New Books This Week

The Cruisers: Oh Snap by Walter Dean Myers

the cruisers

The Cruisers are in trouble — again. The freedom of expression they’ve enjoyed by publishing their own school newspaper, THE CRUISER, has spread all the way to England, where kids from a school “across the pond” are now contributors to their own school’s most talked-about publication. When photos start to go alongside the articles written by kids, things get suspicious. Zander, Kambui, LaShonda, Bobbi — and a bunch of students from Harlem’s DaVinci Academy and London’s Phoenix School — come to learn that words and pictures in a newspaper don’t always tell the whole story.

 

*Fleet pacing, spot-on voice, good characters, great dialogue, smart ideas, and an unusual story that can maneuver whip-quick from light to heavy and back again.

–      Booklist

 

The Dark Game by Paul B. Janeczko

dark game

Ever since George Washington used them to help topple the British, spies and their networks have helped and hurt America at key moments in history. In this fascinating collection, Paul B. Janeczko probes such stories as that of Elizabeth Van Lew, an aristocrat whose hatred of slavery drove her to be one of the most successful spies in the Civil War; the “Choctaw code talkers,” Native Americans who were instrumental in sending secret messages during World War I; the staggering engineering behind a Cold War tunnel into East Berlin to tap Soviet phones (only to be compromised by a Soviet mole); and many more famous and less-known examples. Colorful personalities, daring missions, the feats of the loyal, and the damage of traitors are interspersed with a look at the technological advances that continue to change the rules of gathering intelligence.

 

With well-chosen subjects (including many women and African Americans who used their marginalized positions to gather information) and contagious enthusiasm for the spy world’s “tantalizing mysteries,” this makes a strong choice for both avid and reluctant readers alike, and appended source notes and a bibliography bolster the curricular appeal.

– Booklist

Skin by Donna Jo Napoli

skin

Sixteen-year-old Sep stares into the bathroom mirror on the first day of school. Does she have a disease? Is she turning into some kind of freak? Unlike her best friend, Devon, she’s never been in a rush to get a boyfriend. But as the white blotches spread, her dating days–like the endangered species she studies–seem numbered.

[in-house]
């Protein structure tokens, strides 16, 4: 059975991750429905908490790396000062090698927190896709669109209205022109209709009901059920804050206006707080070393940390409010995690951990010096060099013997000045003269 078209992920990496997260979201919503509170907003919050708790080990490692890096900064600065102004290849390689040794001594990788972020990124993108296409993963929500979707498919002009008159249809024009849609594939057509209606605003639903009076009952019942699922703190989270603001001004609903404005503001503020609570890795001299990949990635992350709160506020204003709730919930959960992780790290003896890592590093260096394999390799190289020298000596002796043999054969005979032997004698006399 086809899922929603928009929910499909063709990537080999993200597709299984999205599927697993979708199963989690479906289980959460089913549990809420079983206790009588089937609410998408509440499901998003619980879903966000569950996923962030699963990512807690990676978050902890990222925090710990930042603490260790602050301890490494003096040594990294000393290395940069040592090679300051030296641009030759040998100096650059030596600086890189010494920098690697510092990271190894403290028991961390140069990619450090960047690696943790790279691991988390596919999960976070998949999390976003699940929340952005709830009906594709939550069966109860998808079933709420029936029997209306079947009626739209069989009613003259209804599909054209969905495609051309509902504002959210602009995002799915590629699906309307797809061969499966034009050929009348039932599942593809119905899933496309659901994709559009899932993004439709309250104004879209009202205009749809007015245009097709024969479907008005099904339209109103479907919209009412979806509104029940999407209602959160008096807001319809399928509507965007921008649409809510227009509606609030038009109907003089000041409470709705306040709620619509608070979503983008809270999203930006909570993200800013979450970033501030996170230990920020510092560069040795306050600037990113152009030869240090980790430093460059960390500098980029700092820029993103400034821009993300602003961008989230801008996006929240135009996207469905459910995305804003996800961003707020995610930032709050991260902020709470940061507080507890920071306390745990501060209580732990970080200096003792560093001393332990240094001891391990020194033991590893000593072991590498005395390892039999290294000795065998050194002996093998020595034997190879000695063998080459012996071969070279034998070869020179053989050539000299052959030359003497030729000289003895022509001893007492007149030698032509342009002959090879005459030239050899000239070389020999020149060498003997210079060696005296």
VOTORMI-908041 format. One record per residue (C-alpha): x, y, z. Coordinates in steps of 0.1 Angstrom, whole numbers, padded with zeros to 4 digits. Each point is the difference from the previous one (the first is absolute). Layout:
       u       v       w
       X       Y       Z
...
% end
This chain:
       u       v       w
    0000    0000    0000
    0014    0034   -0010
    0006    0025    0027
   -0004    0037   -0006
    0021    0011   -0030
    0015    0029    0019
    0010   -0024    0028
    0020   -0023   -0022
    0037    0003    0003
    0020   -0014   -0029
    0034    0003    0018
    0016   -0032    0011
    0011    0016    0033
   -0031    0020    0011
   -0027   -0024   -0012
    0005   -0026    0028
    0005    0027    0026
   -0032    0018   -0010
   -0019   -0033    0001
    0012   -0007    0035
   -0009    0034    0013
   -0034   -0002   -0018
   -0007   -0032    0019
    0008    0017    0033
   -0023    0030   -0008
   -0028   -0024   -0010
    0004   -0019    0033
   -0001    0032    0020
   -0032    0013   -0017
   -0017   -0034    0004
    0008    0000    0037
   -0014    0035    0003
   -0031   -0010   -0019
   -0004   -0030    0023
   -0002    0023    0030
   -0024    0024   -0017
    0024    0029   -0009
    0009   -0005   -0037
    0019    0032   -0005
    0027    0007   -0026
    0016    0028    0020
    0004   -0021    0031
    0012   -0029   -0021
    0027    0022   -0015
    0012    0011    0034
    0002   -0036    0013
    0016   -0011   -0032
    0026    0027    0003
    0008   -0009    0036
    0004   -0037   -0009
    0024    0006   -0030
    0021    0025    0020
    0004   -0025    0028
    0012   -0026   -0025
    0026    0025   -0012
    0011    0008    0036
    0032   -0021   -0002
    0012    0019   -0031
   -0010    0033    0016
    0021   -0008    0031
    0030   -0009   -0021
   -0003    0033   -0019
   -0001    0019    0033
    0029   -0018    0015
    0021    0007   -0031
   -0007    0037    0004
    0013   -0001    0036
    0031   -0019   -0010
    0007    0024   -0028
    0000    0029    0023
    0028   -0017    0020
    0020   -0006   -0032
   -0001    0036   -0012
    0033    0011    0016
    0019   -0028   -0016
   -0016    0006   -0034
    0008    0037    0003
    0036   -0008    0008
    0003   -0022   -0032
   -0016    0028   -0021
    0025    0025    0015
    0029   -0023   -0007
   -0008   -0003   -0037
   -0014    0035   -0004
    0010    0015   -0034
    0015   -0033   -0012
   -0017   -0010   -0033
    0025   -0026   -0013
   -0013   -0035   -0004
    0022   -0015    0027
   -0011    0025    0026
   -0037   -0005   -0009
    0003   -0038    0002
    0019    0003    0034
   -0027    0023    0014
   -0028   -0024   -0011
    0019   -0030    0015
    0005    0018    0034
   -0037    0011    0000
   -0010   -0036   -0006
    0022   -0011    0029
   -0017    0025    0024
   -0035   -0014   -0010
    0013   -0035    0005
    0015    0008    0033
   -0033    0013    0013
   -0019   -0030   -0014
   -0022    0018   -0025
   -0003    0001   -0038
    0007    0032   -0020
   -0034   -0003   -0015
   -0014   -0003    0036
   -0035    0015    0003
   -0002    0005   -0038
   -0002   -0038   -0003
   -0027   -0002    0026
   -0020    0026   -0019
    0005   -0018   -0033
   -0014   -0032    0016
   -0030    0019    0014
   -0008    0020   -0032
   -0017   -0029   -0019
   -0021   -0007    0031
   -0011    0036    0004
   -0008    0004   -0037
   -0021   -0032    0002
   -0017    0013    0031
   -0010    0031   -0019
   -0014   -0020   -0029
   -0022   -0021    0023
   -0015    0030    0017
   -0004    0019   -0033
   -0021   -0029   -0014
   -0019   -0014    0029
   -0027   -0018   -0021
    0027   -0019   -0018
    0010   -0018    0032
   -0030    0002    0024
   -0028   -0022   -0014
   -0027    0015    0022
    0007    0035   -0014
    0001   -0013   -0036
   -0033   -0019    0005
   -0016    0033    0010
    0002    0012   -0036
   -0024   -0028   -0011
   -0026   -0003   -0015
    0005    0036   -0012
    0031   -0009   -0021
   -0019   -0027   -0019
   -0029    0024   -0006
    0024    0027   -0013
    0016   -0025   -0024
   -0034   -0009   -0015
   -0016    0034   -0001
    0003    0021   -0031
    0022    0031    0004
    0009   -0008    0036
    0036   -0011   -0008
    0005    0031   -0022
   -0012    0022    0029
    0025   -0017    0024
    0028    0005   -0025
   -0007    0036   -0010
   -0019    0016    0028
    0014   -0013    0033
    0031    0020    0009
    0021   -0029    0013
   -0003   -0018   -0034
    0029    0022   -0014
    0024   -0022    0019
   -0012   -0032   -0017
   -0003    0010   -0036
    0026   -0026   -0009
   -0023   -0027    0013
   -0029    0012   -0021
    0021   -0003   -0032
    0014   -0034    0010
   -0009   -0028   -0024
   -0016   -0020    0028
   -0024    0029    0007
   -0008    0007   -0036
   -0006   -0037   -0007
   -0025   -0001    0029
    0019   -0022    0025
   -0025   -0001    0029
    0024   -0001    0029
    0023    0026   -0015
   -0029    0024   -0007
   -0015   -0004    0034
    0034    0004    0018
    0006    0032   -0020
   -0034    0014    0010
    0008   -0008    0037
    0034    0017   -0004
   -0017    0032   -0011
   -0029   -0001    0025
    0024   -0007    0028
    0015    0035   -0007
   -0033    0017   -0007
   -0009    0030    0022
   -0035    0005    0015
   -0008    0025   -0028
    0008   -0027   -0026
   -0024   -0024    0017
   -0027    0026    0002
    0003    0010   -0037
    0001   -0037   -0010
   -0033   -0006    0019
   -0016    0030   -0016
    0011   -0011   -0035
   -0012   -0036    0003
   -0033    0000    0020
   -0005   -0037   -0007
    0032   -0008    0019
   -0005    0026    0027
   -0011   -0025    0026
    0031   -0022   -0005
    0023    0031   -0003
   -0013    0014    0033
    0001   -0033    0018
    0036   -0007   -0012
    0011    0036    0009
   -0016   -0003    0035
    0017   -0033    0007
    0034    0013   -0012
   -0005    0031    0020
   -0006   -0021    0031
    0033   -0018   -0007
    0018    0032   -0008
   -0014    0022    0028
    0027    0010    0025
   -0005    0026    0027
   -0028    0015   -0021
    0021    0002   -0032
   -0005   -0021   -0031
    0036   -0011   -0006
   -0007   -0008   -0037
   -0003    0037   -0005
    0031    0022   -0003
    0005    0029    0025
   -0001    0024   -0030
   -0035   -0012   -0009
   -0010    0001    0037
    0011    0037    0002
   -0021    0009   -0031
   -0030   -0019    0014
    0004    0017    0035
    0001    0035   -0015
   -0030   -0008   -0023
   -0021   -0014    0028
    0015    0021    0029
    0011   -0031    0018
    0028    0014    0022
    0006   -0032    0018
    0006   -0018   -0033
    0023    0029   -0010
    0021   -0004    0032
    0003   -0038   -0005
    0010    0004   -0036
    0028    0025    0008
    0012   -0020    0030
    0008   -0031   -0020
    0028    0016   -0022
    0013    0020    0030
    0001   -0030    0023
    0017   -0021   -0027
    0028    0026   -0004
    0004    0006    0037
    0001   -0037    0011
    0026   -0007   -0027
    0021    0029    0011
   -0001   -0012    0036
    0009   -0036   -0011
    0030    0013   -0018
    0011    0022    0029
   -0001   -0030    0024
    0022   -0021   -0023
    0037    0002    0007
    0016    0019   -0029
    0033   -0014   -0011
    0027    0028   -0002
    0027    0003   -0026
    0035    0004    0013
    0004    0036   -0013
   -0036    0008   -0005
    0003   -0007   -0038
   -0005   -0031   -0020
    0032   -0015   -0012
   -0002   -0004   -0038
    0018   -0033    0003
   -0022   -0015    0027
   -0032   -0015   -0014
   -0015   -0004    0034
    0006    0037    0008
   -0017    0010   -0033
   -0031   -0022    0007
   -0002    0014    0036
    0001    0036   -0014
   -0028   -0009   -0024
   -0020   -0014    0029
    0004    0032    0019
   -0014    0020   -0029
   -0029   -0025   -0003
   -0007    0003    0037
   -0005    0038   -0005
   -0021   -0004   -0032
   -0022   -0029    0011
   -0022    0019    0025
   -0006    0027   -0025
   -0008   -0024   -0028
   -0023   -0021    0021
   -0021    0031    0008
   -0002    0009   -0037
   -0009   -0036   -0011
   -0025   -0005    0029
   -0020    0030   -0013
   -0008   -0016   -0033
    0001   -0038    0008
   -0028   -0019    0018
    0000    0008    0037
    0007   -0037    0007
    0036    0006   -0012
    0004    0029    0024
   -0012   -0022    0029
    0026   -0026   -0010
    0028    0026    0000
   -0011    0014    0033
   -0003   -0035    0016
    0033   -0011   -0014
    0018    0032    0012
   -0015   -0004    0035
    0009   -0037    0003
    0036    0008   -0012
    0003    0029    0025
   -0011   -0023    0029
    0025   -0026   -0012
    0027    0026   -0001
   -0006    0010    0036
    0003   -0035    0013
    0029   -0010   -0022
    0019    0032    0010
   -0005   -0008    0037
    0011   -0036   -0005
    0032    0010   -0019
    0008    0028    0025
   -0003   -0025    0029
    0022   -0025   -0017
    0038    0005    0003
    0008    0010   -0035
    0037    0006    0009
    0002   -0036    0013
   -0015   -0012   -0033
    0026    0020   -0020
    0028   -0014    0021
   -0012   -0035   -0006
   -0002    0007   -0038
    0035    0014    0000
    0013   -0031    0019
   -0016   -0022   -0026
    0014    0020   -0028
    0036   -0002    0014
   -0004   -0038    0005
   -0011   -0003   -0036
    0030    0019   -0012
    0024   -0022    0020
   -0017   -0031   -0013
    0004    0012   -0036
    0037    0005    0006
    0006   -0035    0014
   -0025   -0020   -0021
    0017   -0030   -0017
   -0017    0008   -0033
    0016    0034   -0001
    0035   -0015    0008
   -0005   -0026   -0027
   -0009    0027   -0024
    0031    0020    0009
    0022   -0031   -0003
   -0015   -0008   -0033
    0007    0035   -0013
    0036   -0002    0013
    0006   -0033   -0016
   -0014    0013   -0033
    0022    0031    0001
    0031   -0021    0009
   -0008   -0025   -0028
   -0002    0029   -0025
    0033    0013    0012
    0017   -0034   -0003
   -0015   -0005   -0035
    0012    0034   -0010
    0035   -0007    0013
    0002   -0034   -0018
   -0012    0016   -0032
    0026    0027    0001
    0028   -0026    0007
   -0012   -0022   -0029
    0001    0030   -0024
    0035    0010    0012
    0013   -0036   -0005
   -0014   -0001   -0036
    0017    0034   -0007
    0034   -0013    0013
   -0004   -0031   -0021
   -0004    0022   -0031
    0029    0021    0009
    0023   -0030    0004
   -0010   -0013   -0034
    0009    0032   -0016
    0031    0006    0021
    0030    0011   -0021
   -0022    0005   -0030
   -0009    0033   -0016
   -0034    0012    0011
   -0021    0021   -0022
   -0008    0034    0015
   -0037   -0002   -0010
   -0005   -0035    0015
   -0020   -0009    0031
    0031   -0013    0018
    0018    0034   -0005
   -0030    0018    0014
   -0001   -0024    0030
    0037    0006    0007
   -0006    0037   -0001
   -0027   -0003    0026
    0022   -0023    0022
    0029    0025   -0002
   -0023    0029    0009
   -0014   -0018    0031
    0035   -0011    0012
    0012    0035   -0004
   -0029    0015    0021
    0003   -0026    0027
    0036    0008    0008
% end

Readers will empathize with Sep’s growing panic and inner turmoil as Napoli (Lights on the Nile) deftly maneuvers them through this rare disease’s effect on a teenage psyche.

– Publishers Weekly

Wheels of Change: How Women Rode the Bicycle to Freedom by Sue Macy

wheels of change

Through vintage photographs, advertisements, cartoons, and songs, Wheels of Change transports readers to bygone eras to see how women used the bicycle to improve their lives. Witty in tone and scrapbook-like in presentation, the book deftly covers early (and comical) objections, influence on fashion, and impact on social change inspired by the bicycle, which, according to Susan B. Anthony, “has done more to emancipate women than anything else in the world.

 

The narrow focus on cycling will open up broader thought and discussion about women’s history, making this a strong, high-interest choice for both classroom and personal reading – for adults, too.

–      Booklist

 

Sugar Changed the World by Marc Aronson and Marina Budhos

sugar

When this award-winning husband-and-wife team discovered that they each had sugar in their family history, they were inspired to trace the globe-spanning story of the sweet substance and to seek out the voices of those who led bitter sugar lives. The trail ran like a bright band from religious ceremonies in India to Europe’s Middle Ages, then on to Columbus, who brought the first cane cuttings to the Americas. Sugar was the substance that drove the bloody slave trade and caused the loss of countless lives but it also planted the seeds of revolution that led to freedom in the American colonies, Haiti, and France. With songs, oral histories, maps, and over 80 archival illustrations, here is the story of how one product allows us to see the grand currents of world history in new ways.

What makes this such a captivating read is that the book has a jigsaw-puzzle feel as the authors connect seemingly disparate threads and bring readers to the larger picture by highlighting the smaller details hidden within. Primary-source materials such as photographs, interview excerpts, and maps are included throughout, making this an indispensable part of any history collection.

– School Library Journal

 

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